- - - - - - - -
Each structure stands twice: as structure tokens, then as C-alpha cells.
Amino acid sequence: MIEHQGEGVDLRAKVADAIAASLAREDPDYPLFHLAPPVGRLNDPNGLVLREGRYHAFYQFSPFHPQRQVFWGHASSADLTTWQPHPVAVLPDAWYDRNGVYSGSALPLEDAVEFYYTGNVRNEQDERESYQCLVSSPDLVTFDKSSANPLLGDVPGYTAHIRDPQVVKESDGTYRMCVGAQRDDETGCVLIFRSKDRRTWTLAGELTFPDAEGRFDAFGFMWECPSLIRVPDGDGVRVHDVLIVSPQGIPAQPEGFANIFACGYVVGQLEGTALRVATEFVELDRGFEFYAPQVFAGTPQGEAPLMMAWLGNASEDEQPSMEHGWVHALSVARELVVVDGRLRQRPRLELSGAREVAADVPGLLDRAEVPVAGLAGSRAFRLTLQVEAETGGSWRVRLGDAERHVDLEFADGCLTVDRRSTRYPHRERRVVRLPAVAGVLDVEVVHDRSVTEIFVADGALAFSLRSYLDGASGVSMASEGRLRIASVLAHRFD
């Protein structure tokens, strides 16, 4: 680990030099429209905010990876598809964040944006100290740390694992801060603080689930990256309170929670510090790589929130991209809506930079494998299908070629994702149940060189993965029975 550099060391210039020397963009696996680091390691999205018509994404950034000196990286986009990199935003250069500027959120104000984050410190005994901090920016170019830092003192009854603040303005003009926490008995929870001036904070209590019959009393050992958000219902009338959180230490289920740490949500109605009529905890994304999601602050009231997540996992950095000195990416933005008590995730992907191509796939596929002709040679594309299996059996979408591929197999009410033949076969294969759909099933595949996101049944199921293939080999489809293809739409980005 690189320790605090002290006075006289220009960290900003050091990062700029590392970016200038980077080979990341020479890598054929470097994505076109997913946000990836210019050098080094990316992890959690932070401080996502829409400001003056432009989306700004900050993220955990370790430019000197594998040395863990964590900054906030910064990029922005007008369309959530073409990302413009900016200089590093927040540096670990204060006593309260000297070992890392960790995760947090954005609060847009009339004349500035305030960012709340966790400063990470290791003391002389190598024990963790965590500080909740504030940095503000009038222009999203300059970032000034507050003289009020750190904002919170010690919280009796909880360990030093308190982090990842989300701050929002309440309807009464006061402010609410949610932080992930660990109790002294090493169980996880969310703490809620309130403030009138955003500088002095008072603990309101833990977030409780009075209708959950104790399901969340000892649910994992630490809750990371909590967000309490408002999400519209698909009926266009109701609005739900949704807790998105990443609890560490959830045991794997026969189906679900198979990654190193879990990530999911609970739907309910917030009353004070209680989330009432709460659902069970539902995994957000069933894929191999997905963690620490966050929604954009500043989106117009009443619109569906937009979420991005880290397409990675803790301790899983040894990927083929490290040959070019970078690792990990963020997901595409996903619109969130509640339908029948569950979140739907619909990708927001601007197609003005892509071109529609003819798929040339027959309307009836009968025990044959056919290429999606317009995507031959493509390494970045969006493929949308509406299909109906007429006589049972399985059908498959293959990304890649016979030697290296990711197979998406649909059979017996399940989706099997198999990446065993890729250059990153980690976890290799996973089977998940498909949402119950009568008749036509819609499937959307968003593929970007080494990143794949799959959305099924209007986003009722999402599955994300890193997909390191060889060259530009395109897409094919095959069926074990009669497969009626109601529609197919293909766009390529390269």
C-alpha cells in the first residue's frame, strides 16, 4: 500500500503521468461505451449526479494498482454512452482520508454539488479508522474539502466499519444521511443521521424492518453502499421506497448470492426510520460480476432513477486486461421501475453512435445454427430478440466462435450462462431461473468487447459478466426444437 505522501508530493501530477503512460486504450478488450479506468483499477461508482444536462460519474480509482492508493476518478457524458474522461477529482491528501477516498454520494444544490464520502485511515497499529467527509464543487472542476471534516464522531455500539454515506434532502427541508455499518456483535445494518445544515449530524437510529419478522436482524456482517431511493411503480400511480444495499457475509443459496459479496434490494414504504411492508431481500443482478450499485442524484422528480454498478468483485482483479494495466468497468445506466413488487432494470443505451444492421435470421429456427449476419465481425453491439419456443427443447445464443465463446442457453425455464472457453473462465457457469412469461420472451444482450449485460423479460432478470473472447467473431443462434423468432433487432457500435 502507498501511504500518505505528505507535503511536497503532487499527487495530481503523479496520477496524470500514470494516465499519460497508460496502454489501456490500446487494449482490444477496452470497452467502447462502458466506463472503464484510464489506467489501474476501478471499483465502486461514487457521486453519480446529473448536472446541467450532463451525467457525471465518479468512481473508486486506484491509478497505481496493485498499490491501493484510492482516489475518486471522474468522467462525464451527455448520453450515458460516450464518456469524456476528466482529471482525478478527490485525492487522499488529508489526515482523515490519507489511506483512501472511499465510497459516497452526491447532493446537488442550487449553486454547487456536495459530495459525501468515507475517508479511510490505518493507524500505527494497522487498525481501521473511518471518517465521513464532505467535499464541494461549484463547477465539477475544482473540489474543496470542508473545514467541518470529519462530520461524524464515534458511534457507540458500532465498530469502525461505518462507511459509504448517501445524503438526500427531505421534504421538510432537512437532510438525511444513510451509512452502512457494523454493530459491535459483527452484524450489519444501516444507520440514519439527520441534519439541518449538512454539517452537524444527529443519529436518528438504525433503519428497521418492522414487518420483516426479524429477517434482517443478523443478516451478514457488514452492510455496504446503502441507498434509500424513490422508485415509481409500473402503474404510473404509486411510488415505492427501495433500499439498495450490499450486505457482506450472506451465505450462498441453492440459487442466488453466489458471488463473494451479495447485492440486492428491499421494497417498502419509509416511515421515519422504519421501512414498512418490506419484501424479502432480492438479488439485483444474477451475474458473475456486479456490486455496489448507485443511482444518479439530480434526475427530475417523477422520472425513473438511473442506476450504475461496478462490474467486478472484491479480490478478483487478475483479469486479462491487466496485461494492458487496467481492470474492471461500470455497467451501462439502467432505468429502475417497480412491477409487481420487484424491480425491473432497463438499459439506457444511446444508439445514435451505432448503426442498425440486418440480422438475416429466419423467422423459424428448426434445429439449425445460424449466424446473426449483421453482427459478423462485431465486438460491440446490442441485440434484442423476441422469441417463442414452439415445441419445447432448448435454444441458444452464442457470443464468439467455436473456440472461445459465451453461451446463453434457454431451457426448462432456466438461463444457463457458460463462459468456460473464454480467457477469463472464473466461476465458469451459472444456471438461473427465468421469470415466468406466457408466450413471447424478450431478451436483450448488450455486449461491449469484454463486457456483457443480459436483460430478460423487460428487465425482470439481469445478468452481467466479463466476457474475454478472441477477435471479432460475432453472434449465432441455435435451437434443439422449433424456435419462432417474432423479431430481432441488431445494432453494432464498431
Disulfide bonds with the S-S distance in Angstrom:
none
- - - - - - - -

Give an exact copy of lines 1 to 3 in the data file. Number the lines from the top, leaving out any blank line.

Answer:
Each structure stands twice: as structure tokens, then as C-alpha cells.
Amino acid sequence: MIEHQGEGVDLRAKVADAIAASLAREDPDYPLFHLAPPVGRLNDPNGLVLREGRYHAFYQFSPFHPQRQVFWGHASSADLTTWQPHPVAVLPDAWYDRNGVYSGSALPLEDAVEFYYTGNVRNEQDERESYQCLVSSPDLVTFDKSSANPLLGDVPGYTAHIRDPQVVKESDGTYRMCVGAQRDDETGCVLIFRSKDRRTWTLAGELTFPDAEGRFDAFGFMWECPSLIRVPDGDGVRVHDVLIVSPQGIPAQPEGFANIFACGYVVGQLEGTALRVATEFVELDRGFEFYAPQVFAGTPQGEAPLMMAWLGNASEDEQPSMEHGWVHALSVARELVVVDGRLRQRPRLELSGAREVAADVPGLLDRAEVPVAGLAGSRAFRLTLQVEAETGGSWRVRLGDAERHVDLEFADGCLTVDRRSTRYPHRERRVVRLPAVAGVLDVEVVHDRSVTEIFVADGALAFSLRSYLDGASGVSMASEGRLRIASVLAHRFD
């Protein structure tokens, strides 16, 4: 680990030099429209905010990876598809964040944006100290740390694992801060603080689930990256309170929670510090790589929130991209809506930079494998299908070629994702149940060189993965029975 550099060391210039020397963009696996680091390691999205018509994404950034000196990286986009990199935003250069500027959120104000984050410190005994901090920016170019830092003192009854603040303005003009926490008995929870001036904070209590019959009393050992958000219902009338959180230490289920740490949500109605009529905890994304999601602050009231997540996992950095000195990416933005008590995730992907191509796939596929002709040679594309299996059996979408591929197999009410033949076969294969759909099933595949996101049944199921293939080999489809293809739409980005 690189320790605090002290006075006289220009960290900003050091990062700029590392970016200038980077080979990341020479890598054929470097994505076109997913946000990836210019050098080094990316992890959690932070401080996502829409400001003056432009989306700004900050993220955990370790430019000197594998040395863990964590900054906030910064990029922005007008369309959530073409990302413009900016200089590093927040540096670990204060006593309260000297070992890392960790995760947090954005609060847009009339004349500035305030960012709340966790400063990470290791003391002389190598024990963790965590500080909740504030940095503000009038222009999203300059970032000034507050003289009020750190904002919170010690919280009796909880360990030093308190982090990842989300701050929002309440309807009464006061402010609410949610932080992930660990109790002294090493169980996880969310703490809620309130403030009138955003500088002095008072603990309101833990977030409780009075209708959950104790399901969340000892649910994992630490809750990371909590967000309490408002999400519209698909009926266009109701609005739900949704807790998105990443609890560490959830045991794997026969189906679900198979990654190193879990990530999911609970739907309910917030009353004070209680989330009432709460659902069970539902995994957000069933894929191999997905963690620490966050929604954009500043989106117009009443619109569906937009979420991005880290397409990675803790301790899983040894990927083929490290040959070019970078690792990990963020997901595409996903619109969130509640339908029948569950979140739907619909990708927001601007197609003005892509071109529609003819798929040339027959309307009836009968025990044959056919290429999606317009995507031959493509390494970045969006493929949308509406299909109906007429006589049972399985059908498959293959990304890649016979030697290296990711197979998406649909059979017996399940989706099997198999990446065993890729250059990153980690976890290799996973089977998940498909949402119950009568008749036509819609499937959307968003593929970007080494990143794949799959959305099924209007986003009722999402599955994300890193997909390191060889060259530009395109897409094919095959069926074990009669497969009626109601529609197919293909766009390529390269």